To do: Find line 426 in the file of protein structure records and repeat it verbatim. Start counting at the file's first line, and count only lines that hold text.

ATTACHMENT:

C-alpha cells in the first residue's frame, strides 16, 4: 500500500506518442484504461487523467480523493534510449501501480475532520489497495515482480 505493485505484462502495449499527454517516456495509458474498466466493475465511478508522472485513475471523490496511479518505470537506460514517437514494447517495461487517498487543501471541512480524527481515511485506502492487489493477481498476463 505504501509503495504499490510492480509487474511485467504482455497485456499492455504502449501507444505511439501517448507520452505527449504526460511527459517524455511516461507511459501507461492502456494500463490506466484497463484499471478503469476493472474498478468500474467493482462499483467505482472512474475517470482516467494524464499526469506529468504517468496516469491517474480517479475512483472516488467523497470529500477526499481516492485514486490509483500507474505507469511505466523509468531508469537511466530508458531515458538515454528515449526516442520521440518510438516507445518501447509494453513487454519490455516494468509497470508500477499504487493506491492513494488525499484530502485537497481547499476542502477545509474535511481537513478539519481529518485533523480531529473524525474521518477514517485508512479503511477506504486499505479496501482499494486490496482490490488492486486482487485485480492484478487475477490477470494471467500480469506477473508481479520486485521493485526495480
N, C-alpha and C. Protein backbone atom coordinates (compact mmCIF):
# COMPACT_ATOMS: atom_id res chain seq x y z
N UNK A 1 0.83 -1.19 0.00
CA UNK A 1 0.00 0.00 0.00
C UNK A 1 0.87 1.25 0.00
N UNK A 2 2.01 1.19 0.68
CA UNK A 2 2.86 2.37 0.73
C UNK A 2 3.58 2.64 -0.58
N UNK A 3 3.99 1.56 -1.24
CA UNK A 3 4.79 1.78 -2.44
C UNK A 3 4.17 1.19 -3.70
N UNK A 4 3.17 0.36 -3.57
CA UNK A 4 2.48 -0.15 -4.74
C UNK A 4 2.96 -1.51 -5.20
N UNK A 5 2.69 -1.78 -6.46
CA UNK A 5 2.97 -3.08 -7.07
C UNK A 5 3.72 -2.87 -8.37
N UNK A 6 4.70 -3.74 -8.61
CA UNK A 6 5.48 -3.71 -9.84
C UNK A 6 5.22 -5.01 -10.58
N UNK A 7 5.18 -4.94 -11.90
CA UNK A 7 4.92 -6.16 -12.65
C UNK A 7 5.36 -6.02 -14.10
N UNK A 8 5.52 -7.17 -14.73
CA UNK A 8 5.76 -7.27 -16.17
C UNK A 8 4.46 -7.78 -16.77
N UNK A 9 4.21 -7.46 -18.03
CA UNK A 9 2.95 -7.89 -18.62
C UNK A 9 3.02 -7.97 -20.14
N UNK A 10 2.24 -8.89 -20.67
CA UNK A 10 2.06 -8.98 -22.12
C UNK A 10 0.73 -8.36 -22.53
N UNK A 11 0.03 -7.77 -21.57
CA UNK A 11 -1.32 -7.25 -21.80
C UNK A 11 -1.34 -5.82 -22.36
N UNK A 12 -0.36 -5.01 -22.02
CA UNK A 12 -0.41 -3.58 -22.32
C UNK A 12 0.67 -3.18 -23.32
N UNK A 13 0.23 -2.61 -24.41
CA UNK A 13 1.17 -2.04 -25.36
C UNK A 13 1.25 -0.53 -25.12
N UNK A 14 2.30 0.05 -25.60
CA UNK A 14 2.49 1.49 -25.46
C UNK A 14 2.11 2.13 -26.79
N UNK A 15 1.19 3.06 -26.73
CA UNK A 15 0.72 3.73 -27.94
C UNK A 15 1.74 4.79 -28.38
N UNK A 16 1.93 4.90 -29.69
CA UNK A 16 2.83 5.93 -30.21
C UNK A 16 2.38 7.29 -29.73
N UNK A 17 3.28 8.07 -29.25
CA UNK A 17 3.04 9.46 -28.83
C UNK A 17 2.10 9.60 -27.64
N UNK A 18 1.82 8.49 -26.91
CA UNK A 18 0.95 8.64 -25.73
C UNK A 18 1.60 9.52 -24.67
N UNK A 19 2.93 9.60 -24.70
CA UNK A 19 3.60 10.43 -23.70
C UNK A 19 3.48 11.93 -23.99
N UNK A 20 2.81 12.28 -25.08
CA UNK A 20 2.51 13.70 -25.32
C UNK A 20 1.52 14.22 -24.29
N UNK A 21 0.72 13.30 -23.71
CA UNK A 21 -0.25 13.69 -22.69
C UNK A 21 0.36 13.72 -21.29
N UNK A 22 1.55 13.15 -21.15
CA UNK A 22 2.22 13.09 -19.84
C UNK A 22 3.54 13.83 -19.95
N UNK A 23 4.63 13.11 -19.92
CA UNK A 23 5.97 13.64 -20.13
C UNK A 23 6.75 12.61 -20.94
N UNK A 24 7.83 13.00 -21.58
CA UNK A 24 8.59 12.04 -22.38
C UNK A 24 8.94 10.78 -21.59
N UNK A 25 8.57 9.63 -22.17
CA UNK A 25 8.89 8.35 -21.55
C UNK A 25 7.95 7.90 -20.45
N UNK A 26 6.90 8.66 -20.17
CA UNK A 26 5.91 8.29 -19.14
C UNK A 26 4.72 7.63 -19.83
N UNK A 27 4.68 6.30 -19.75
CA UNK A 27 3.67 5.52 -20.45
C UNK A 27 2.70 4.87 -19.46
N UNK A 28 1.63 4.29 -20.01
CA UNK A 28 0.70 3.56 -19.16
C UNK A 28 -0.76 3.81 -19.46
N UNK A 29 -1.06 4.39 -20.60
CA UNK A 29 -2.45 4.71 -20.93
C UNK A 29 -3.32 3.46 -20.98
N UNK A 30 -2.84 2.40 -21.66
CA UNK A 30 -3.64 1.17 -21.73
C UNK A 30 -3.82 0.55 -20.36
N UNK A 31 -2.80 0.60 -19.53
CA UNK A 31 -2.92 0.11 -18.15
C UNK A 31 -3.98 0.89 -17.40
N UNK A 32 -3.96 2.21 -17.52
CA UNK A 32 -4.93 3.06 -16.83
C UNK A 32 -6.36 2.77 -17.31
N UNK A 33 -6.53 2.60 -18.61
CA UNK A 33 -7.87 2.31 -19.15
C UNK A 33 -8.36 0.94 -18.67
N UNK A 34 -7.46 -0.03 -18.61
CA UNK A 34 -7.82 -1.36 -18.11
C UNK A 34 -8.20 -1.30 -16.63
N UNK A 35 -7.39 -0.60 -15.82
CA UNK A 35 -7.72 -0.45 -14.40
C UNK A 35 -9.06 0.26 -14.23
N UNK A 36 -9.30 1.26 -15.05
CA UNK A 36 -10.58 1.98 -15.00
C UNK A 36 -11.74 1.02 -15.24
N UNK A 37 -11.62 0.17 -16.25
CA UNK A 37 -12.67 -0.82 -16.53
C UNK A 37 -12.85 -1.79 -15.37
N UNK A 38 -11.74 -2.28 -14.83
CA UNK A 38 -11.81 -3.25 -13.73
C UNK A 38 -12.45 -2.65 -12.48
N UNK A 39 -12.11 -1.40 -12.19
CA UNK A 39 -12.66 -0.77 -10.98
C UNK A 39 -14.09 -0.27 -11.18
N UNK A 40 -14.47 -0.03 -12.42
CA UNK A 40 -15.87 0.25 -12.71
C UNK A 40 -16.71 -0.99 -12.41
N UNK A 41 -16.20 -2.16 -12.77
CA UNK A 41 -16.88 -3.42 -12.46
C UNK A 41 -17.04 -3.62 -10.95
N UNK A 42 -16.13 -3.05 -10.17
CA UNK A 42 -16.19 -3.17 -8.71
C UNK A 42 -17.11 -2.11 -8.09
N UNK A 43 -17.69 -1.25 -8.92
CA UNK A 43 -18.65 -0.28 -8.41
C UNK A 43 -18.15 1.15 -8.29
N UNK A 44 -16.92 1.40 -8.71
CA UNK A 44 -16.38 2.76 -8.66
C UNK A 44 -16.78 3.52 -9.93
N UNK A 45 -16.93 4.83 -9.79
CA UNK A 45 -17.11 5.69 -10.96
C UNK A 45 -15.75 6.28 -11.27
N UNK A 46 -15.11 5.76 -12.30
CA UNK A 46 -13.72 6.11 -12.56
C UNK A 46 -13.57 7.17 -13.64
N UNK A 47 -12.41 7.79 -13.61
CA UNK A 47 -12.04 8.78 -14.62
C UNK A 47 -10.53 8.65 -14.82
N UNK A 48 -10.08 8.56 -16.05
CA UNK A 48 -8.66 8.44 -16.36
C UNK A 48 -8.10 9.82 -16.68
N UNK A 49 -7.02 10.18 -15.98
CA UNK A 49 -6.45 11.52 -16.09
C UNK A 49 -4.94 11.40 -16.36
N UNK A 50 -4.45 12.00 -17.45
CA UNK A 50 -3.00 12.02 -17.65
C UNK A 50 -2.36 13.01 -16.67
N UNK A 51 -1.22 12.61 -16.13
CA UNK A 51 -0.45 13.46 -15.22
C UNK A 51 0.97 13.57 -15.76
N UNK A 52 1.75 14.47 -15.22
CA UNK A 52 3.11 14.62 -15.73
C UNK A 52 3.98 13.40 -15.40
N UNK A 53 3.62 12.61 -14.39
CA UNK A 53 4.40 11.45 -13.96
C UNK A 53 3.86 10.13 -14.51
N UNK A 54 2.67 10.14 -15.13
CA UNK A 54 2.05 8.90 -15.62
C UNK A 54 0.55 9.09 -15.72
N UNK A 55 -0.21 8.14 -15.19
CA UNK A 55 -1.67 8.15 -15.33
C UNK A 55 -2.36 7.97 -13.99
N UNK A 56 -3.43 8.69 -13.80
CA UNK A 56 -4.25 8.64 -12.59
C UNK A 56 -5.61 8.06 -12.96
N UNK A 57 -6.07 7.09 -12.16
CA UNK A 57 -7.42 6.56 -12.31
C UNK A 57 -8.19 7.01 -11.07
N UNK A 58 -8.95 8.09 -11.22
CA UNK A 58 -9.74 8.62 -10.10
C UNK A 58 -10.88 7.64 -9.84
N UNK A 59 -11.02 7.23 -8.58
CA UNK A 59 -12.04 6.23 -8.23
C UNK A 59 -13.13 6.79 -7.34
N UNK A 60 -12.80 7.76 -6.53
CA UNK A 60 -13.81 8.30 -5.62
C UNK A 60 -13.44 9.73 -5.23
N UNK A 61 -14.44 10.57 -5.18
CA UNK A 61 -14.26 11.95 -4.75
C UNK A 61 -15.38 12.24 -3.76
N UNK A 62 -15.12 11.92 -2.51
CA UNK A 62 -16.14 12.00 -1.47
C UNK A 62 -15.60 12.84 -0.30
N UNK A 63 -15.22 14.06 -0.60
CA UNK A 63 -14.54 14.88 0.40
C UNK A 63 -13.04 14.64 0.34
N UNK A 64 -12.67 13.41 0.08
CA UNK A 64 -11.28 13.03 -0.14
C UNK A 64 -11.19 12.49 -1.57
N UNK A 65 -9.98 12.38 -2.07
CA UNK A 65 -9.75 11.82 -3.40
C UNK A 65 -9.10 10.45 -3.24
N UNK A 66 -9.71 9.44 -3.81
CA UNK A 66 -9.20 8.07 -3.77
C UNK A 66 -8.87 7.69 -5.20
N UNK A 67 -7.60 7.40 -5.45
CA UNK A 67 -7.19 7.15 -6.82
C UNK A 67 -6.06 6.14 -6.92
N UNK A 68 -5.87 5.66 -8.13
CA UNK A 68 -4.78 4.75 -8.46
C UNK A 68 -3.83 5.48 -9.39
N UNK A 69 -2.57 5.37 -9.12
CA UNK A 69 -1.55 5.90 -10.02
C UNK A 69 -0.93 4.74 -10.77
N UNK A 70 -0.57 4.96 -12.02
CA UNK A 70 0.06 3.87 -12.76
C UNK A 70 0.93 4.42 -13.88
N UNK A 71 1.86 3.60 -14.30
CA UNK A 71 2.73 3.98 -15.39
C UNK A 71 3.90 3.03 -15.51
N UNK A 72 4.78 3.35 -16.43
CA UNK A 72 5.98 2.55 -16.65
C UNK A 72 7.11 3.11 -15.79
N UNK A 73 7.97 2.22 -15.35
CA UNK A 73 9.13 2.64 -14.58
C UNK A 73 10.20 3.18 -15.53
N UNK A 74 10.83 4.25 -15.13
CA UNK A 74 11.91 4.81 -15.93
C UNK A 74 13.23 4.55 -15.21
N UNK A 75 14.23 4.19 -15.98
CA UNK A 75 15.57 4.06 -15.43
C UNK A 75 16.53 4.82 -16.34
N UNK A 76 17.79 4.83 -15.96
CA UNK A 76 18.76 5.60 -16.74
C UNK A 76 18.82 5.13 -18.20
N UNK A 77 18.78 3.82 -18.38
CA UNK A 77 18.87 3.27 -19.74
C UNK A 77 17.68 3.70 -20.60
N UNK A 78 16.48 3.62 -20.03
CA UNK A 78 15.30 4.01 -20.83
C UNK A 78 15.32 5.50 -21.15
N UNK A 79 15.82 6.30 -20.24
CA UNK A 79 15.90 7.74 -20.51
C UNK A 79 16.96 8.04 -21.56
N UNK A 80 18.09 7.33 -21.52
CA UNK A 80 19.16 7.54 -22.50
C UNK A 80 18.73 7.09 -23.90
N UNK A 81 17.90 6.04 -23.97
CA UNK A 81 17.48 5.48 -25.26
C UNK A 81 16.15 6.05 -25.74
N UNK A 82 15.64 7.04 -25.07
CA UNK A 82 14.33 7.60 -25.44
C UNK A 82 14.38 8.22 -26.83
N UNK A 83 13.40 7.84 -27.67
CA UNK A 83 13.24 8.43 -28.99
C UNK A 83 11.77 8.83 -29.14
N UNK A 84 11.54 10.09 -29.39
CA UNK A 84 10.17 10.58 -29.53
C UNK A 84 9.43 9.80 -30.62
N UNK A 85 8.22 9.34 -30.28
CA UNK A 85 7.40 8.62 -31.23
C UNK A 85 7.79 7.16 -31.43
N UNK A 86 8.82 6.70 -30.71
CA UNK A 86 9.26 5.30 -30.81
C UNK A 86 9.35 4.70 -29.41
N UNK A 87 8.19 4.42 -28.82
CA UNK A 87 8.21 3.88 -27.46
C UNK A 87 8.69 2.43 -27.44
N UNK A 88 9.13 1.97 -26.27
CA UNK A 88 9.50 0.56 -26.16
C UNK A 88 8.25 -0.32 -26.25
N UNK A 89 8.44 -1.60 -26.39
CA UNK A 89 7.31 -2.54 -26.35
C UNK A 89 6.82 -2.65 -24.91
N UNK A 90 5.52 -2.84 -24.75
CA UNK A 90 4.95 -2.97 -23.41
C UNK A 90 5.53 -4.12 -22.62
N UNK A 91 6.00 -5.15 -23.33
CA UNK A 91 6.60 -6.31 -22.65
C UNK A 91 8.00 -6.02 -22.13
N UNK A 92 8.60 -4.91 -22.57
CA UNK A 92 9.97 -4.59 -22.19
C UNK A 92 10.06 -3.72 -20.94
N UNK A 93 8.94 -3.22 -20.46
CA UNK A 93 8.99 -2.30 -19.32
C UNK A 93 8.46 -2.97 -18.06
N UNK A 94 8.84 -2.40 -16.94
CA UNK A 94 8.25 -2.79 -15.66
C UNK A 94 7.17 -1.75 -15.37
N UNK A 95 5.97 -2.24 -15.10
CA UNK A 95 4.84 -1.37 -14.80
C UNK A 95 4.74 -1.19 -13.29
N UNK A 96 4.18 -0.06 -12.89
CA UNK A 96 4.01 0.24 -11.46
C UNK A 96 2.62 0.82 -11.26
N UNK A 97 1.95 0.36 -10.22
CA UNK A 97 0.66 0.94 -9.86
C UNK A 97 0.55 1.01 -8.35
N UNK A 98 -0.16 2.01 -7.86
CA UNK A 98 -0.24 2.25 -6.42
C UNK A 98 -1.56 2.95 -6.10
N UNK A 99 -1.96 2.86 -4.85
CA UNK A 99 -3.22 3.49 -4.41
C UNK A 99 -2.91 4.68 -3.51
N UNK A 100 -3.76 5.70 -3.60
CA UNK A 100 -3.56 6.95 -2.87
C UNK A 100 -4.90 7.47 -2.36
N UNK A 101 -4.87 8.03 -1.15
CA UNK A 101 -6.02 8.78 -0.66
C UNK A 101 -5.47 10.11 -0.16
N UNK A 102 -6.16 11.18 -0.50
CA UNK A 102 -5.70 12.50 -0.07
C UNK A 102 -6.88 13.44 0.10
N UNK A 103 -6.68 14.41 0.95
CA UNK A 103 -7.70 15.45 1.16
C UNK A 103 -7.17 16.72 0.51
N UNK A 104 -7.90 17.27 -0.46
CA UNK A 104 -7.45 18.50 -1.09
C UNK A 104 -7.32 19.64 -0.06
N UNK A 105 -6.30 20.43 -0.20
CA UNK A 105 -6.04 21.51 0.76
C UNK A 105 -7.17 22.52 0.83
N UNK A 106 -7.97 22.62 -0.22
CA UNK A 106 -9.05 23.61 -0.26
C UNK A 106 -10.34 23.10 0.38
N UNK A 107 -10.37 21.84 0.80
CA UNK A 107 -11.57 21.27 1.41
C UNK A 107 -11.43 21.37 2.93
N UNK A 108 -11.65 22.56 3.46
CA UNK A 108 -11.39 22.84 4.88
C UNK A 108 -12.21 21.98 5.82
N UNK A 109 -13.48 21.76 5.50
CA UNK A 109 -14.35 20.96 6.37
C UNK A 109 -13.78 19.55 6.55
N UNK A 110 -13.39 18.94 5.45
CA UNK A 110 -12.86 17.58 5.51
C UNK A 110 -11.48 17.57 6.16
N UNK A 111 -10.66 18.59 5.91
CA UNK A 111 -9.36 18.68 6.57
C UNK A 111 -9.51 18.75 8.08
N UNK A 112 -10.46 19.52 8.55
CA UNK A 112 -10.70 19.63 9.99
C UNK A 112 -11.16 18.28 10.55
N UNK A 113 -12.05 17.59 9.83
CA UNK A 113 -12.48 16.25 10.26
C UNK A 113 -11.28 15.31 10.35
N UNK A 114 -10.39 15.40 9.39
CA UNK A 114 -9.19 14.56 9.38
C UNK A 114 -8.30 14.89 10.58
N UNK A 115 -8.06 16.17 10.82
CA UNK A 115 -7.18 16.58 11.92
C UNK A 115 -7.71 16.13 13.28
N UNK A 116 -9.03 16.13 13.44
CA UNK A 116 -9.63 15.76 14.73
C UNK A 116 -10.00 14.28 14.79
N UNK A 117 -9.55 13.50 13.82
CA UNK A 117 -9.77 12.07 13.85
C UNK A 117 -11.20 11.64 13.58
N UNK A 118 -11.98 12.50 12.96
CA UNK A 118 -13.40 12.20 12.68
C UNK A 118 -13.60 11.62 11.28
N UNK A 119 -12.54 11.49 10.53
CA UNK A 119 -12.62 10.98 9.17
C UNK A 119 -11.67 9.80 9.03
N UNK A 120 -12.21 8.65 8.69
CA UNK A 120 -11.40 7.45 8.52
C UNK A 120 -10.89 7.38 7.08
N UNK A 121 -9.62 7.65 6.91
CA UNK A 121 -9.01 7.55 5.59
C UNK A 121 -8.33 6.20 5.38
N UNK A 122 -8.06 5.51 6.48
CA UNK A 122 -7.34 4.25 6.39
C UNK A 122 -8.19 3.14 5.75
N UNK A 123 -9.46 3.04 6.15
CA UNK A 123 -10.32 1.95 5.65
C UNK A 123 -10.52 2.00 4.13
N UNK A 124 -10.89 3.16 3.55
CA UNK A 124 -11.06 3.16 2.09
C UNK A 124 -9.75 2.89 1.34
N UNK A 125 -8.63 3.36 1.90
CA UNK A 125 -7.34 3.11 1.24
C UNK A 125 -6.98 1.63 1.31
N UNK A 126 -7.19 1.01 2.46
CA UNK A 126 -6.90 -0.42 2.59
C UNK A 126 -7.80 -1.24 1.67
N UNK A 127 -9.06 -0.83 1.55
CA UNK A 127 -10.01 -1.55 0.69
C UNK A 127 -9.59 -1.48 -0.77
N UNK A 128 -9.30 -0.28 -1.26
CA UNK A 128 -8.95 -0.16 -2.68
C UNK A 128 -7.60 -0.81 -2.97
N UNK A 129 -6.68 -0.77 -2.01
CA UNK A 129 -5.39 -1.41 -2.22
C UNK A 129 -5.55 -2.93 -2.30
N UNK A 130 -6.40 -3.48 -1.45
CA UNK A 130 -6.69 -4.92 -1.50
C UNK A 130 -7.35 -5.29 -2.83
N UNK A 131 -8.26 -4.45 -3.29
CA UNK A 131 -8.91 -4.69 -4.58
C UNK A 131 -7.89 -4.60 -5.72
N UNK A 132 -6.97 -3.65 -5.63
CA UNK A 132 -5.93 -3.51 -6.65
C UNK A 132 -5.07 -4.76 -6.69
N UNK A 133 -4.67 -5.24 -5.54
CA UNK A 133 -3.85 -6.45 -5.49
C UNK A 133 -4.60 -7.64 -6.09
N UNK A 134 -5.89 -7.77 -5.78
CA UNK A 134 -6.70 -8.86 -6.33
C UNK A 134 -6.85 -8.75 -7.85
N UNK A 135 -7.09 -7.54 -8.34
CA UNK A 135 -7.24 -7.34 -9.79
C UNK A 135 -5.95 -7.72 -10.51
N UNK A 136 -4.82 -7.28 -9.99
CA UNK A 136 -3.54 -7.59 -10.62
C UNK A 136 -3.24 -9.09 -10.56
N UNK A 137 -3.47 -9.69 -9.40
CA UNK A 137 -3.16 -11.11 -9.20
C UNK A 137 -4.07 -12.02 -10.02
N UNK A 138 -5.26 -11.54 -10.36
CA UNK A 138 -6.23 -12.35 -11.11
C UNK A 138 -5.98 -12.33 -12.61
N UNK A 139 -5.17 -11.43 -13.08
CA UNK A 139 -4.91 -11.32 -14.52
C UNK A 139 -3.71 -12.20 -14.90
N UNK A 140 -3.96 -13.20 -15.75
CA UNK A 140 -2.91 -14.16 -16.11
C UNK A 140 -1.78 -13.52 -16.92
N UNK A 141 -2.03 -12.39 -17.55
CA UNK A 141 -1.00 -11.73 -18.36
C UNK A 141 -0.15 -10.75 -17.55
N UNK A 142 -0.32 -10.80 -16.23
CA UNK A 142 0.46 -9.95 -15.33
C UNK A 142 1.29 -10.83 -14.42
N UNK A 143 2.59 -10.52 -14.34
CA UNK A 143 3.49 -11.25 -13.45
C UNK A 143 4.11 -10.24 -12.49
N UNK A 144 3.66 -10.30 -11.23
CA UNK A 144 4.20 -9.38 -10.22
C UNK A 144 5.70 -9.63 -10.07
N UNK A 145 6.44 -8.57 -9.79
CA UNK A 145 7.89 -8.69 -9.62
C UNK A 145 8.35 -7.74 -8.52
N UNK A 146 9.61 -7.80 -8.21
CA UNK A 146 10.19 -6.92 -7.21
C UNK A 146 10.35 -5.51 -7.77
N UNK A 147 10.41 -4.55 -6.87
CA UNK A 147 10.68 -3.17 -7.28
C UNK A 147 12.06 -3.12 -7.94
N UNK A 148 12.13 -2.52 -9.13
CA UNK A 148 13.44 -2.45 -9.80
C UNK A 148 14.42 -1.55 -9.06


C UNK A 141 -0.15 -10.75 -17.55